The most serious and potentially fatal side effect of the typical antipsychotics is neuroleptic malignant syndrome, characterized by severe muscular rigidity, altered consciousness, disorientation, dysphagia, elevated creatinine phosphokinase, stupor, catatonia, hyperpyrexia, and labile pulse and blood pressure. This life-threatening condition can occur after a single dose of a neuroleptic; however, it is more common in the first 2 weeks of administration or with an increase in dose. It can continue for up to 2 weeks after discontinuation of the medication.
Though the client does not exhibit any signs or symptoms of depression, a client's physician has prescribed a low dose of the antidepressant mirtazapine. What is the most likely rationale for the physician's action?
To make use of an off-label application of the medication
A client has developed deficits involving the senses of smell and hearing. The nurse would correlate this sensory dysfunction with which cerebral lobe?
The temporal lobes contain the primary auditory and olfactory areas. The parietal lobes contribute to the ability to recognize objects by touch, calculate, write, recognize fingers of the opposite hands, draw, and organize spatial directions, such as how to travel to familiar places. The frontal lobes are thought to contain the highest or most complex aspects of cortical functioning, which collectively make up a large part of personality. The occipital lobes are involved in many aspects of visual integration of information, including color vision, object and facial recognition, and the ability to
A decrease in which neurotransmitter has been implicated in seizure disorders?
A client has been started on an antipsychotic medication and is exhibiting muscle stiffness of the arms, slowness of gait, and tremors. Which extrapyramidal syndrome (EPS) is the client displaying?
Symptoms of pseudoparkinsonism include the classic triad of Parkinson's disease (rigidity, slowed movements, and tremor). The rigid muscle stiffness is usually seen in the arms. Akathisia is characterized by the inability to sit still or restlessness and is more common in middle-aged clients. Dystonia is impaired muscle tone that generally is the first EPS to occur, usually within a few days of initiating use of an antipsychotic. NMS is a serious complication that may result from antipsychotic medications. It is characterized by rigidity and high fever.
A client is in the acute phase of mania and is receiving lithium. Which blood concentration of lithium is within the therapeutic range for acute mania?
During the acute phase of mania, lithium blood concentrations of 0.8 to 1.4 mEq/L are usually attained and maintained until symptoms are under control.
An older adult reports anxiety and is prescribed diazepam by a family physician. The physician asks the office nurse to explain to the client the problematic side effects of this medication. Which instruction about this drug would be most important for the nurse to emphasize?
You may feel dizzy and be prone to falls after taking this medication."
Diazepam is a benzodiazepine and may cause incontinence, memory disturbances, and dizziness in older adults. However, the risk for falls because of dizziness is a major concern, and this information needs to be emphasized with the client.
A nurse observes an older adult client who has been taking antipsychotic medications for 8 months. The nurse sees the client's lips smacking and eyes blinking rapidly. The nurse also observes a protruding tongue. Which action by the nurse would be most appropriate?
Document the client's symptoms of tardive dyskinesia.
After teaching a client who is prescribed imipramine about the drug, the nurse determines that the education was effective when the client states:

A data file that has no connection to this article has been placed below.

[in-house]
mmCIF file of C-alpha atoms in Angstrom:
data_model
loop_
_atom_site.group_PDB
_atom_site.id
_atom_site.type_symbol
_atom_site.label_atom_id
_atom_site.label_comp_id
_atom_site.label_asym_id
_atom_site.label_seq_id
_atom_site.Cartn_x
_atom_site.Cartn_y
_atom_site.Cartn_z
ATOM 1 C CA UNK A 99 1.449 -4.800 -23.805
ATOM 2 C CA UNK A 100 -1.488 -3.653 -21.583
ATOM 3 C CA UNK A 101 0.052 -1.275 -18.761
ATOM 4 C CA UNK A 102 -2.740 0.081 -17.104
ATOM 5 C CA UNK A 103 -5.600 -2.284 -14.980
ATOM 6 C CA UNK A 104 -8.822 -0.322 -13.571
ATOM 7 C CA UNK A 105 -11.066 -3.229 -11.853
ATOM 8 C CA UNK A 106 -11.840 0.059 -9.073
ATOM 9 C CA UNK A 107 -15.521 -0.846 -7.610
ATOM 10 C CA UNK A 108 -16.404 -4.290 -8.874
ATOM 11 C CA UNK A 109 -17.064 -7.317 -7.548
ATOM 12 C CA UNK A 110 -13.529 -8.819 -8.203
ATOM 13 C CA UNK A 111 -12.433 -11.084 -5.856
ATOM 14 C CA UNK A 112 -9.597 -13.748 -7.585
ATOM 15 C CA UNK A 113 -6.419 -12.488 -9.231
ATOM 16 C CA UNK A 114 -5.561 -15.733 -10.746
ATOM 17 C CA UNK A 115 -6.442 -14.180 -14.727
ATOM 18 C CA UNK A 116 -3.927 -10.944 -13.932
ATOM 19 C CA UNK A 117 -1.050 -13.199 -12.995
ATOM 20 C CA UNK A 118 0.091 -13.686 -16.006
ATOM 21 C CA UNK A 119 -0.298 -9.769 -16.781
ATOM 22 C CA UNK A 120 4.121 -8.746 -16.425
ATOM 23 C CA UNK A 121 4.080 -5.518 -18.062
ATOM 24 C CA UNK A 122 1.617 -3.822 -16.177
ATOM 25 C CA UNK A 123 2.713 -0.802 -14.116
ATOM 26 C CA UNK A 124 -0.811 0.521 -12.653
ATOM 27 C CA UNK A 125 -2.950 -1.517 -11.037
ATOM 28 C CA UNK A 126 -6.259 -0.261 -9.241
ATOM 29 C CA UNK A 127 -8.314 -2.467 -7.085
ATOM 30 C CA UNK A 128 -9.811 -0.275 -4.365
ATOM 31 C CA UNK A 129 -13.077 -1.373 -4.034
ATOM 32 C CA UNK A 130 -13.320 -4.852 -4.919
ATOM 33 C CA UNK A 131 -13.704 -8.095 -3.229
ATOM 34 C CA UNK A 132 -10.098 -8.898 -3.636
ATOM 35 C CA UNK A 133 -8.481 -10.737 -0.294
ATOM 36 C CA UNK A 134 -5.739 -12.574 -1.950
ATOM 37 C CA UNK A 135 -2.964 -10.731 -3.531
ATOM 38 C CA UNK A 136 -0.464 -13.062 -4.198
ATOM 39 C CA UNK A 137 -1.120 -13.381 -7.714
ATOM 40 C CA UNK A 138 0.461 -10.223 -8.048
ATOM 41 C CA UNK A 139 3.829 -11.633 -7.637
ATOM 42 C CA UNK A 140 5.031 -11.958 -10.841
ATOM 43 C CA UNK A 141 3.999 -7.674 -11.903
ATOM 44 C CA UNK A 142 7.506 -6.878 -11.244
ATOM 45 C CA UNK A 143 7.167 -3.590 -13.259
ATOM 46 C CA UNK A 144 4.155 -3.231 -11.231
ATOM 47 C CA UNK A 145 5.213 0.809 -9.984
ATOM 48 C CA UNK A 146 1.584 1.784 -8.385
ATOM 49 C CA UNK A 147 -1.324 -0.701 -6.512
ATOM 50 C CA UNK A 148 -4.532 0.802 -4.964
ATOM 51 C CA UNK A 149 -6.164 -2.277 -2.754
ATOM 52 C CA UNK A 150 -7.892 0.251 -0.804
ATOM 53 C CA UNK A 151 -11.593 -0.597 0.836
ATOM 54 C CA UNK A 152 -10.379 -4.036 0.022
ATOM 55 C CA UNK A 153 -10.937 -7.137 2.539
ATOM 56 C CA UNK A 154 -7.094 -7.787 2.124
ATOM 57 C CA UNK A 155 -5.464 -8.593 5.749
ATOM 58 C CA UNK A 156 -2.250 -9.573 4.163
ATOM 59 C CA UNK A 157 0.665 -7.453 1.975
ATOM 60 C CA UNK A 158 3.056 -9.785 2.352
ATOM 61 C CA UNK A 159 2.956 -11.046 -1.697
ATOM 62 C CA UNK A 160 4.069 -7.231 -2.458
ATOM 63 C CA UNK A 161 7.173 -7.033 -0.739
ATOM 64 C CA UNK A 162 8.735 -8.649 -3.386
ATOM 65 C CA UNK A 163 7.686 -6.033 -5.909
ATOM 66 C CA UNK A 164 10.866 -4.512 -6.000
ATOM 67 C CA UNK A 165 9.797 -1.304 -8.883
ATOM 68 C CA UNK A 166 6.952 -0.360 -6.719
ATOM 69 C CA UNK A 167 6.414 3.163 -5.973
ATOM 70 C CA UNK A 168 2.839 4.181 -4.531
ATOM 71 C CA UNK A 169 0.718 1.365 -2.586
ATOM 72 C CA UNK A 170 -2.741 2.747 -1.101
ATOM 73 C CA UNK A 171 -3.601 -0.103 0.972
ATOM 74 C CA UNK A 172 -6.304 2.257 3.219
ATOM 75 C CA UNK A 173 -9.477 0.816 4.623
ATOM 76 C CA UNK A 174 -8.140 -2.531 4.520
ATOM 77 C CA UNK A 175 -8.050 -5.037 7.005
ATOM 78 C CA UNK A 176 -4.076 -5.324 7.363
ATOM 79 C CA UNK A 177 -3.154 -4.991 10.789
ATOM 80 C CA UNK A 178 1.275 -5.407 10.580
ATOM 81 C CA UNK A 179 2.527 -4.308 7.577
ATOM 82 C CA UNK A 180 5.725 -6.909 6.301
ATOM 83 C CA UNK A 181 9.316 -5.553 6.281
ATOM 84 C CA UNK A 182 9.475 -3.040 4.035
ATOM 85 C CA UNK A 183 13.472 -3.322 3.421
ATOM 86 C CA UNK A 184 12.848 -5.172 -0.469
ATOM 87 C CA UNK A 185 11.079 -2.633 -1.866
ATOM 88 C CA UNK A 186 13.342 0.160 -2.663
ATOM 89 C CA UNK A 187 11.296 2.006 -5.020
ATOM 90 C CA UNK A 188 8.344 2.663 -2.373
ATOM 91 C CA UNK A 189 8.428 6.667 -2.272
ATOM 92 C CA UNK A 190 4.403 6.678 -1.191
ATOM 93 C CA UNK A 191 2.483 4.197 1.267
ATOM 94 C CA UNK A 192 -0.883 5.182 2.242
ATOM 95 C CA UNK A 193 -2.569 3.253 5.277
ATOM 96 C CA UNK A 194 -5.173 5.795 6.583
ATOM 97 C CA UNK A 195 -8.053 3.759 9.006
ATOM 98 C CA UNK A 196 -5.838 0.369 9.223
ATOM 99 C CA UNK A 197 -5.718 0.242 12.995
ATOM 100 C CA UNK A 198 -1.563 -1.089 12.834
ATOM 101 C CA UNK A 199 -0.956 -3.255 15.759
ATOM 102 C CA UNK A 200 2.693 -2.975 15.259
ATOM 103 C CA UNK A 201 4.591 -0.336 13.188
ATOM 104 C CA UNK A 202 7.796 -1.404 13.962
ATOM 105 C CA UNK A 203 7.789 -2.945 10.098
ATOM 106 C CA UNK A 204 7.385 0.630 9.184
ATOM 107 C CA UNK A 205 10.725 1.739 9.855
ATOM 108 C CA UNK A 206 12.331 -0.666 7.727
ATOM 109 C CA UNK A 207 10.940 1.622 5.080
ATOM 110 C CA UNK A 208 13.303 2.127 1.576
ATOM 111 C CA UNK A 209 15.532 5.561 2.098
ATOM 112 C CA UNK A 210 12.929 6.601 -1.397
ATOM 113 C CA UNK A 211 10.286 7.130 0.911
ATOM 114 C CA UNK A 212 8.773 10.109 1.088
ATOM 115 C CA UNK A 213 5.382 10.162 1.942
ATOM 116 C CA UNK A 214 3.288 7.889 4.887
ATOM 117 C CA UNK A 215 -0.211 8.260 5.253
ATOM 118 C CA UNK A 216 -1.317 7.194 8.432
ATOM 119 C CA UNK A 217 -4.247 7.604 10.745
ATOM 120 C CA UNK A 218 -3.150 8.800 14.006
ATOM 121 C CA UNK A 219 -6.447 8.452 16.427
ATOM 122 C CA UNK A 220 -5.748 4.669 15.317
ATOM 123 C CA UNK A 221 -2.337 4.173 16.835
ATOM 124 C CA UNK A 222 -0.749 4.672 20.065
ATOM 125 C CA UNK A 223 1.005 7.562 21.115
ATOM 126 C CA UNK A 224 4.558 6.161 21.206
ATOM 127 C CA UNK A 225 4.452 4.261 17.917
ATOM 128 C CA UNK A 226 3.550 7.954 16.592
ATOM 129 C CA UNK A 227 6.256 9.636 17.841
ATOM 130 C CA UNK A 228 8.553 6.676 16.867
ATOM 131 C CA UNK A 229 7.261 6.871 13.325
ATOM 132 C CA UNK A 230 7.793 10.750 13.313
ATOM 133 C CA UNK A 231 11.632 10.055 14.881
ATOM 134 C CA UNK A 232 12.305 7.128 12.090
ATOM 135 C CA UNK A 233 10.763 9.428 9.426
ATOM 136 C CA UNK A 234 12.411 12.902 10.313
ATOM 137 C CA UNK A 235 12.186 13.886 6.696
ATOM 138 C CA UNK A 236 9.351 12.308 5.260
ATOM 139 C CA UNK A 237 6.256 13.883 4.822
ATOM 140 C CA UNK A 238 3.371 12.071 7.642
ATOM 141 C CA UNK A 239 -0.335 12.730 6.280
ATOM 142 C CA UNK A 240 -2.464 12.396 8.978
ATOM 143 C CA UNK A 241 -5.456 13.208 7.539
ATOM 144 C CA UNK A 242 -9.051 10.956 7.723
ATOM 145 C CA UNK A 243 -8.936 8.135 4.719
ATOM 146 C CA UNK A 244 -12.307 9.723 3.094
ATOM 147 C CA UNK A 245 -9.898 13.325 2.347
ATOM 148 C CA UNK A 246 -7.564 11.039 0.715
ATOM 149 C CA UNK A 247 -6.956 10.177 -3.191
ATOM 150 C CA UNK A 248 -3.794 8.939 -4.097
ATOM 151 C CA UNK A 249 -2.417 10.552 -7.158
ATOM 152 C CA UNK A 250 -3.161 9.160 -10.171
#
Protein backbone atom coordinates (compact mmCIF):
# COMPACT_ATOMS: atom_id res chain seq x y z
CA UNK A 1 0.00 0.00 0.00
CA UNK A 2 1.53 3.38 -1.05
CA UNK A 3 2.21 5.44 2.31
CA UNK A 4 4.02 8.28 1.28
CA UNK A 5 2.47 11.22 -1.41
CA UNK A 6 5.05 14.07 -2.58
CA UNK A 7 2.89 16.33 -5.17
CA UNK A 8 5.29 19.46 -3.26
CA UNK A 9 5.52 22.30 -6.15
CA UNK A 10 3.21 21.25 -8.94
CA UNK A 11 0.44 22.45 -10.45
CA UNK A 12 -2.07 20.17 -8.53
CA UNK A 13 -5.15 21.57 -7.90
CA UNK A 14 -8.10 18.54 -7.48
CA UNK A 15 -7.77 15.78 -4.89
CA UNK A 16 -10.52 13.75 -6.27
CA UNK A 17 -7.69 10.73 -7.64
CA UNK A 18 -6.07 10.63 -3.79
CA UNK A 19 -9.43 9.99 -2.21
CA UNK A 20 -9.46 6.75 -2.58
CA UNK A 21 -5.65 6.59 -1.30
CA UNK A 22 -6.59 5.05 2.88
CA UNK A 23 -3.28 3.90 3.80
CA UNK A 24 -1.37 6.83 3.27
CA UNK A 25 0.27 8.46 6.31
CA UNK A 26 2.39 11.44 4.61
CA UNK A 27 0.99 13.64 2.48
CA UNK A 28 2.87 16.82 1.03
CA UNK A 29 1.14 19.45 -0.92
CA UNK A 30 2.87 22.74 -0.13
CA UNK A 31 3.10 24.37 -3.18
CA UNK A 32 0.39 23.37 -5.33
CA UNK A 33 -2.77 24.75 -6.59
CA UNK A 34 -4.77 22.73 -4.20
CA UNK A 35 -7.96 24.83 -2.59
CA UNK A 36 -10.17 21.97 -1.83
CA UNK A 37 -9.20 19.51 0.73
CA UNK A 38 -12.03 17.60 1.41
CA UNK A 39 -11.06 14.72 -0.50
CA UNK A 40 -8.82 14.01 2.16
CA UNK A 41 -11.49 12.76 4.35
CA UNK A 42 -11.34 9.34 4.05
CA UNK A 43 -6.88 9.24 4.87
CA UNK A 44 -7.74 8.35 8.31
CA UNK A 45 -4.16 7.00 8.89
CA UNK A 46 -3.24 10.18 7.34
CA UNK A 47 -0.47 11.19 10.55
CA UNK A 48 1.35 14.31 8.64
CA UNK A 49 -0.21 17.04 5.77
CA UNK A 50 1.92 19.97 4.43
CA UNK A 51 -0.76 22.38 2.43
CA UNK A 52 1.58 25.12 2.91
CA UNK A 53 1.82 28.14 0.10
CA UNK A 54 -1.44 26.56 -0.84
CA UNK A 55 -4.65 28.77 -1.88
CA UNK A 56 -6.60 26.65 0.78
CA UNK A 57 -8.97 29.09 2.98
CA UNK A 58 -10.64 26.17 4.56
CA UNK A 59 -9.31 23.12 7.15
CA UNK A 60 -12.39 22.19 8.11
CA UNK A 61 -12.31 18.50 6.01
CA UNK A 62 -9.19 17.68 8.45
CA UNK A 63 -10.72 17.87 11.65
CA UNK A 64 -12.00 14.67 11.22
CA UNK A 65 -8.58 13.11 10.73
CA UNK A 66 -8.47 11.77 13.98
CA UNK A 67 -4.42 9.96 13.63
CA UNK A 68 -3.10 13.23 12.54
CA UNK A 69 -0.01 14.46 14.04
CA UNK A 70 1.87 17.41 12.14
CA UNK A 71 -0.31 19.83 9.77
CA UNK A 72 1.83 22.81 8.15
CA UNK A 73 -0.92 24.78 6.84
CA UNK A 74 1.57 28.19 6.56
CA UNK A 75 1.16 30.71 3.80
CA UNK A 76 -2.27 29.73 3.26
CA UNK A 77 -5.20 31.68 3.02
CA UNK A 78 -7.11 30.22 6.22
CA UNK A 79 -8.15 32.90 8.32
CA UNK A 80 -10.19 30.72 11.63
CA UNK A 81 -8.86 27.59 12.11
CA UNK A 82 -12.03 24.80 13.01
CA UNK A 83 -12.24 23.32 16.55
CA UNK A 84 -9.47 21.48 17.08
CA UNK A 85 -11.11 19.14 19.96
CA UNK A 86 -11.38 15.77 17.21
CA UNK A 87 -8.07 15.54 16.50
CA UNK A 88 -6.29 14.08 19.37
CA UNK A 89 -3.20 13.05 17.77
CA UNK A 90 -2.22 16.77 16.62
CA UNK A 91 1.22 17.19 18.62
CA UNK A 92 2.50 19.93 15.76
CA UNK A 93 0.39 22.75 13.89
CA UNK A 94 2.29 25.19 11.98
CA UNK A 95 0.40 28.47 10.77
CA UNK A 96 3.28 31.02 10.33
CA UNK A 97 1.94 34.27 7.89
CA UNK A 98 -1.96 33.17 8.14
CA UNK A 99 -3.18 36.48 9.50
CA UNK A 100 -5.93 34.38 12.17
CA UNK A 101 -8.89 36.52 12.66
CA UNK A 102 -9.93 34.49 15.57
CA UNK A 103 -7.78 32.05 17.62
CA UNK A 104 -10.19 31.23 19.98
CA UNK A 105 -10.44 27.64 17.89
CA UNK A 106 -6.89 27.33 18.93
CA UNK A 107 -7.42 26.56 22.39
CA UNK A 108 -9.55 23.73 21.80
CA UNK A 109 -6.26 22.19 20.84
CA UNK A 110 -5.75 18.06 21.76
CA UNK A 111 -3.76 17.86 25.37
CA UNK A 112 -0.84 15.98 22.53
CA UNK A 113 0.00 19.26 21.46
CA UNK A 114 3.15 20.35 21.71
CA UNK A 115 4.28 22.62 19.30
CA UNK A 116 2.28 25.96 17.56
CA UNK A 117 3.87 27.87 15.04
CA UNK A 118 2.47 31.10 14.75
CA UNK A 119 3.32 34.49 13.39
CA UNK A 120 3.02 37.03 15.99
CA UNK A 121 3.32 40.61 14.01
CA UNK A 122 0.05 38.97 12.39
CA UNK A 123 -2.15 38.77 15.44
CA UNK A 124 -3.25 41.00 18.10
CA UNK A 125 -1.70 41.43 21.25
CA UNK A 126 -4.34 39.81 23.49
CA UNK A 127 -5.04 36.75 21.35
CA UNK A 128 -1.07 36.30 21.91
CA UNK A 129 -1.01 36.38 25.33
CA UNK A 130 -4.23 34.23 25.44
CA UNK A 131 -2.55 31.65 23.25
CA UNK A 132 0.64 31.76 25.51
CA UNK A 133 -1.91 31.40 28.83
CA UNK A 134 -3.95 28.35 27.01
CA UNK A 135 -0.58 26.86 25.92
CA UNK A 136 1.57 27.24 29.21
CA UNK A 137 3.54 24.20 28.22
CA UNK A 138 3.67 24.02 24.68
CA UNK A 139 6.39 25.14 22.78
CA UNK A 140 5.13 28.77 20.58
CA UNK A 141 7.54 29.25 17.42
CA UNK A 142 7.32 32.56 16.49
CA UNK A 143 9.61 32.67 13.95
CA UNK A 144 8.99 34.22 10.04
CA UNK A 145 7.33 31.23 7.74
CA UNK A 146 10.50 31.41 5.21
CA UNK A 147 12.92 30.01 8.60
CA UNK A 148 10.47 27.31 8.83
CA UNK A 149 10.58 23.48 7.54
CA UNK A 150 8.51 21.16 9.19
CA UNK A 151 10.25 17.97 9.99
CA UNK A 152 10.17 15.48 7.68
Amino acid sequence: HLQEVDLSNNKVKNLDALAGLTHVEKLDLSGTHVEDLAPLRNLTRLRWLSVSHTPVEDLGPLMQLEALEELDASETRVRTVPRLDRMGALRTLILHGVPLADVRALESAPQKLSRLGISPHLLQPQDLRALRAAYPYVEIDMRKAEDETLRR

"I need to be careful because the drug can make me sleepy."
Imipramine is a tricyclic antidepressant and is associated with sedation, orthostatic hypertension, and anticholinergic effects such as dry mouth and constipation. The client needs to be careful with activities because the drug is sedating. The client should change positions slowly to minimize orthostatic hypotension. Sugarless candies, good oral hygiene, and frequent rinsing of the mouth are helpful to combat dry mouth. A high fiber intake would be appropriate to decrease possible constipation.
While discussing the CNS, the nursing instructor tells the students that the major inhibitory neurotransmitter in the CNS is what?
Two nursing students are giving a presentation on the limbic system. Which can they accurately include as actions of this brain structure?
A nurse is teaching family members about the brain's connection to behaviors commonly seen in mental illnesses. How can the nurse best explain the term "neurotransmitter" to the family?
A molecular substance released in the brain.
The nurse is administering a sedative drug to a client before the magnetic resonance imaging (MRI) procedure. What are the possible reasons for which the nurse had to sedate the client? Select all that apply.
The client may have claustrophobia.
The client may have severe anxiety.
A nurse administers haloperidol to a client to promote deescalation. The nurse finds that after administering the drug, the client has started having jerky and involuntary movements of the head and arms. Which medication would be useful in treating this problem?
Jerky and involuntary movements of the head and arms are the extrapyramidal side effects associated with haloperidol. Benztropine is known to be effective in rapid alleviation of these side effects. Extrapyramidal side effects are caused due to antipsychotic drugs. Clozapine, risperidone, and olanzapine are all the antipsychotic drugs. Administration of these drugs would further aggravate the extrapyramidal symptoms.
A group of nursing students are reviewing information related to drug therapy for mood disorders. The students demonstrate understanding of the information when they identify which agent as the gold standard for treating bipolar disorder?
A client with bipolar disorder has responded well to lithium therapy in the inpatient setting and is now being prepared for discharge. What should the nurse teach the client about outpatient lithium therapy?
Try to time your visit to the laboratory for the morning, around 12 hours after your most recent dose."